E-Learning Designs: Don’t Underestimate Learner Overload
I am at the beginning of a long-term project to create an internal certification program for a specific job type in my organization. The method for the learning content will be primarily asynchronous, so that people can go through the program at their own pace. Moreover, a self-paced e-learning program has the added benefit of being a resource that can be referred to over and over again.
The Great Debate
One of the challenges that plagues projects like this is deciding how much of a topic to cover at any given point during the program, especially when it comes to complex topics that you know should be covered in small pieces over time. Our debates are typical, “We need to cover this topic now or learners will not understand what comes next.” “I know,” goes the reply. “But if we cover it now, it will just overload people.” And so the debate goes.
It was great timing when I read Angela van Barneveld’s post in Learning Solutions Magazine last week called Nine Ways to Reduce Cognitive Load. She cites a study from Educational Psychologist, which lays out how the human mind handles the load presented by multimedia learning. The nine ways are an important reminder for what to do and not to do when creating e-learning so as not to overwhelm learners.
Less is More
If I could summarize the post in three words, it would be, “Less is more.” It is critical to present only the essential content elements in multimedia learning. One example is not to put text and graphics on a slide and have audio narration. It is too much for a learner to handle all at once. Think about it. Can you listen to audio, read text on a screen, and digest a flow chart, all at the same time? I can’t. At least, not well. The advice from this article would be to remove the text from the screen, choose a relevant graphic, and have the audio narration cover the text.
The evidence shows this as true over and over again. In fact, if you read Ruth Clark’s book on e-learning (and you should) you will notice she cites numerous studies that all say the same thing, that less is more and that LX designers should only include essential content. But I have to tell you that when I have done this in the past, my customers (I mean learners) have complained that they want to see text on the screen, claiming, “I want to be able to see it in writing. It helps me learn.” The problem is that the evidence tells us otherwise. So, for my current e-learning project, I am going to listen to the evidence and channel my inner Henry Ford who once said, “If I listened to my customers, I would have built a better horse.”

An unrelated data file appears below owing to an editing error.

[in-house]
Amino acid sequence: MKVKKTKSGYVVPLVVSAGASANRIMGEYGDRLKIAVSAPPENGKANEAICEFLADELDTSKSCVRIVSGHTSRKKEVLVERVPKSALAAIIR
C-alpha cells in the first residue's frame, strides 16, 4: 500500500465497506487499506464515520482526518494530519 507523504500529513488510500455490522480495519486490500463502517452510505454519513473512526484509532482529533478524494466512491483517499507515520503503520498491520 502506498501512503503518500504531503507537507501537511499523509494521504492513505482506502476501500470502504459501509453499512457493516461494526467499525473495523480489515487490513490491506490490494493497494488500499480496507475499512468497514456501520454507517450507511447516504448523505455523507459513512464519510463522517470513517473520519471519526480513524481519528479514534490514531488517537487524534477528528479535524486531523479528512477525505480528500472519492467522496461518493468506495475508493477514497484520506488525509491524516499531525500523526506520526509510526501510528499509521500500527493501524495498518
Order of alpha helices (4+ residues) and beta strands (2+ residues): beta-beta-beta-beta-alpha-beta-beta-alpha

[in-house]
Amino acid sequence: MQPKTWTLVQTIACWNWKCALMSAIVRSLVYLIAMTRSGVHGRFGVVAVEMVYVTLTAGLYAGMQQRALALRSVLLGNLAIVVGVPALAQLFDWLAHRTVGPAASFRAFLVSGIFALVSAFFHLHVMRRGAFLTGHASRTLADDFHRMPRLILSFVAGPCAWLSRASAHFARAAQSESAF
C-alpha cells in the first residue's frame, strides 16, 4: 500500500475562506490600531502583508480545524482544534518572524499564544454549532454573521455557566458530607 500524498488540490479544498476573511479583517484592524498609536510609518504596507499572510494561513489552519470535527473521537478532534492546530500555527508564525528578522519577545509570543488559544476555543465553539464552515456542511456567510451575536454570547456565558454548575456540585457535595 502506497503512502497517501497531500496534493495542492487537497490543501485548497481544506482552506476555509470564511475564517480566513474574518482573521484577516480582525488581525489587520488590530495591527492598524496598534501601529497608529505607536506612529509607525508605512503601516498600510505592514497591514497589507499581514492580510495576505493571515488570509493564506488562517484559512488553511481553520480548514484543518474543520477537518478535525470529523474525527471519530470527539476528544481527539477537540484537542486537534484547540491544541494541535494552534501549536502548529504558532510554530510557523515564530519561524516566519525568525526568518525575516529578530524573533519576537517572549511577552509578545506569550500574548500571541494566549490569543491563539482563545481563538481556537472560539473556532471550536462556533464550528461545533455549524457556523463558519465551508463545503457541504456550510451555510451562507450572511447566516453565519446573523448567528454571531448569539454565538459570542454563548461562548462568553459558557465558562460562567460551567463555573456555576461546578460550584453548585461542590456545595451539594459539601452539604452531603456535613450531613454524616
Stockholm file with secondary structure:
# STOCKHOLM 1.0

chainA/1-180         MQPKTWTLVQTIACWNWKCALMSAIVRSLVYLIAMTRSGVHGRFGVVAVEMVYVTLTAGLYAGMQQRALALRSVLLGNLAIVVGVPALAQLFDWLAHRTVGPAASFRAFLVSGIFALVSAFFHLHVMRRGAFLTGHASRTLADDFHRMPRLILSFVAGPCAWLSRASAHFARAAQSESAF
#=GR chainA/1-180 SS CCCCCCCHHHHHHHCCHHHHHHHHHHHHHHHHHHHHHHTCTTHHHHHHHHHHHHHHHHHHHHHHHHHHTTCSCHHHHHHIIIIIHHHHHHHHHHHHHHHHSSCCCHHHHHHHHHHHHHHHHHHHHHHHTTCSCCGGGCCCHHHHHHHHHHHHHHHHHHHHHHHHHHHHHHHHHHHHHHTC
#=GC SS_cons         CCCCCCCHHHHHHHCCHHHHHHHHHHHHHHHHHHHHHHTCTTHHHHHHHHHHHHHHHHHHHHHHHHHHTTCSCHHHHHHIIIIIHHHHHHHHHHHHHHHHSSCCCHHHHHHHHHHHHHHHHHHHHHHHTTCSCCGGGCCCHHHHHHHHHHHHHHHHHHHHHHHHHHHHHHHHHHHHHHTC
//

This is not to say we should not listen to our customers (users, learners, etc). In fact, since we are taking an AGILE approach to this learning design project, we plan to run a pilot program in January, collect feedback, and make changes accordingly. However, we will listen to evidence in the research and design in such a way as to reduce distractions so that learners can focus on what they really need to learn.
In your learning designs, I encourage you to think about what the evidence tells us and include only the essentials. Remember, less is more.